I am a city of habits / I am completely knowable in every way
Context can both strengthen and alter, sometimes radically so, our experience of a work of art. It can be so powerful that artists often edit themselves with which actual bits get included in our conversation around a work (for a particularly vivid example, think of how careful David Bowie was to have ★ be perceived, for as long as he could manage, not as the last David Bowie album but just a new David Bowie album). But sometimes an absence of context can have the same effect if the work is potent enough. These days that lack of context is rarer, or at least more easily removed, thanks to the reach of the internet, and while that’s often a good thing, it does have the small, sad side effect of removing mystery from places where it has its own kind of power.
All of which is to say, if you have never heard of American composer Robert Ashley’s 1978 album Private Parts, newly reissued on LP, it is both worthwhile and unrepeatable experience to go into your first listen as cold as possible. The record is both bewitching and not quite like anything else out there, then or now, and while the context is fascinating in its own right this is also the kind of work that rewards being encountered on its own singular terms.
The genesis of the work, when you dig around, is simple enough (an excellent, brief account can be found in Kyle Gann’sAmerican Composers volume on Ashley; it can be read here). Working on what would eventually become the seven-part TV opera Perfect Lives, Ashley recruited composer and pianist “Blue” Gene Tyranny to play keyboards and the slightly pseudonymous Kris to play tablas as Ashley recited his libretto. The two sides of Private Parts, clocking in just under 22 and 24 minutes respectively, would wind up becoming the first and last parts of the larger opera (which then again unfolded into a larger context with some of Ashley’s other works), with “The Park” depicting the inner narration or experience of a man who comes to town, and “The Backyard” doing the same for a local woman.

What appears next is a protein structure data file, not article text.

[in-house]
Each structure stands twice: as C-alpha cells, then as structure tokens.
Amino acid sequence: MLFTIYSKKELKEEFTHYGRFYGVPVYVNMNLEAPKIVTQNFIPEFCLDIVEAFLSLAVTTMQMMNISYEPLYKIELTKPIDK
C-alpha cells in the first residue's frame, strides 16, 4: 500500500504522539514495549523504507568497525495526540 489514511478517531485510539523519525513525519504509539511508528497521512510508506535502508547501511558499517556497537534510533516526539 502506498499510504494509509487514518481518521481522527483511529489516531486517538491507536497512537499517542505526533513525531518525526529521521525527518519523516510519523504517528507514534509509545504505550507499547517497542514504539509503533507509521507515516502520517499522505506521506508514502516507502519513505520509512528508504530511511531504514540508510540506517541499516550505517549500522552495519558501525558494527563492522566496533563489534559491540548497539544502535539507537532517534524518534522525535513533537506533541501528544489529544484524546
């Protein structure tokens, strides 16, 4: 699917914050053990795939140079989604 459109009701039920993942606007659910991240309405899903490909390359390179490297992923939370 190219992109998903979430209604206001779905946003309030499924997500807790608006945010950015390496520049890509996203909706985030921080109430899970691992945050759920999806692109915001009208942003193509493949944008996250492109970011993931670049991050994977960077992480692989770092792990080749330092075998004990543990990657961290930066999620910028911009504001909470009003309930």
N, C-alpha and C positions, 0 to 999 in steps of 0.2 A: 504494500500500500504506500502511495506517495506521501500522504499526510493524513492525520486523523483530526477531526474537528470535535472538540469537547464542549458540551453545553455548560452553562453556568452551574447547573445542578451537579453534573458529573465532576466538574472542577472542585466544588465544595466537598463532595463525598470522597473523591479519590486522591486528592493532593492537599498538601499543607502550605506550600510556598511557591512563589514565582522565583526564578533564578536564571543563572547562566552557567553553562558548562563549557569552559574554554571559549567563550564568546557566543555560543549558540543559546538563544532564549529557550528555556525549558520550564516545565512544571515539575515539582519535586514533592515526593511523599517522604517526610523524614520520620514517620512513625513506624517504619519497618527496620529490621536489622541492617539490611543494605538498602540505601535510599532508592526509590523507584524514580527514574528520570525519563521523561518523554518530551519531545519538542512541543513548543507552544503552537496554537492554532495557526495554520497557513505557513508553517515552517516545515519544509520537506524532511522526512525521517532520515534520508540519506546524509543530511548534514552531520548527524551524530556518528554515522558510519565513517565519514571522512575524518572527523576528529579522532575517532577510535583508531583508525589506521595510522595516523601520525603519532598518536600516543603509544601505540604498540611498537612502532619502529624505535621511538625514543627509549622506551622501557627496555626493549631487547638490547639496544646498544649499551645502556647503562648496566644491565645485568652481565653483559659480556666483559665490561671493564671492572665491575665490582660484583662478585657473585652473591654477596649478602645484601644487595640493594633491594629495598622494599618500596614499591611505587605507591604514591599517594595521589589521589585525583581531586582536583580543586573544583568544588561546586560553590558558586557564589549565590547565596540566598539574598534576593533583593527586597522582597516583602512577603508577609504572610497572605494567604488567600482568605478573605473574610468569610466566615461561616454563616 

The central incident of Perfect Lives is only alluded to in the most oblique of ways, and while the opera as a whole would cover a much more dynamic range of performance than Private Parts (for example), and in fact many performances of the opera renders their versions of these parts differently, here in the original release Ashley and his collaborators stick to a deceptively minimal, quasi-hypnotic pulse.
The music of Private Parts alone would make for an excellent album, somewhere out in the realm where new age music and more ‘respectable’ ambient start to blur together; with the addition of Ashley’s soft, measured, rhythmic, inimitable delivery, the record turns into something else entirely. Originally the intent was to find someone else to recite the libretto, but nobody else could quite convey the effect the composer did; with his performance sometimes seeming to be part trickster figure and part proto-ASMR, it can hard not to feel like Ashley is getting away with something here, as if your listening experience is somehow both mid-swindle and mid-mystical experience.
The characters (and/or the ineffable narrator, it’s sometimes unclear how much of the words comes from ‘inside’ or ‘outside’ these peoples’ perceptions or consciousness) dwell on the ridiculous and the profound, formulating things as cliches and idiosyncratic understandings so personal they may never be understood, dwelling on things and flitting from thought to thought, and throughout the narrative tries to follow them as exhaustively as possible. The effect is something between a tabloid and phenomenology, between the omniscience of a god and the hopelessly paralyzing, enthralling trap of perfect memory found in Borges’ “Funes the Memorious”. It can sometimes feel like something that must have just occurred spontaneously, the opposite of Paley’s watchmaker on the heath, as natural a phenomena as the weather, or indeed your own thoughts. In the right frame of mind, it can be immensely calming, even serving as a kind of meditative focus; in another, the constant flow of consciousness(es) can seem almost maddening.
However, this sui generis quality that Private Parts has runs the risk of obscuring the many very human qualities of the work. For one thing, it’s at least as funny and memorable as it is profound, and despite the surface impression being affectless, maybe even artless, the care and consideration (and, yes, composition) in both words and music becomes clear on repeated listens. Like many of the very greatest works of its kind, these narratives and this music look both monolithic and near-infinitely layered depending on how they’re approached. As much an earworm as a philosophical koan, as deeply individual as it is universal, there is maybe only one simple truth about Private Parts: it’s never a bad time to listen to it and contemplate its strange, eternal beauty.
I’m not the same person that I used to be.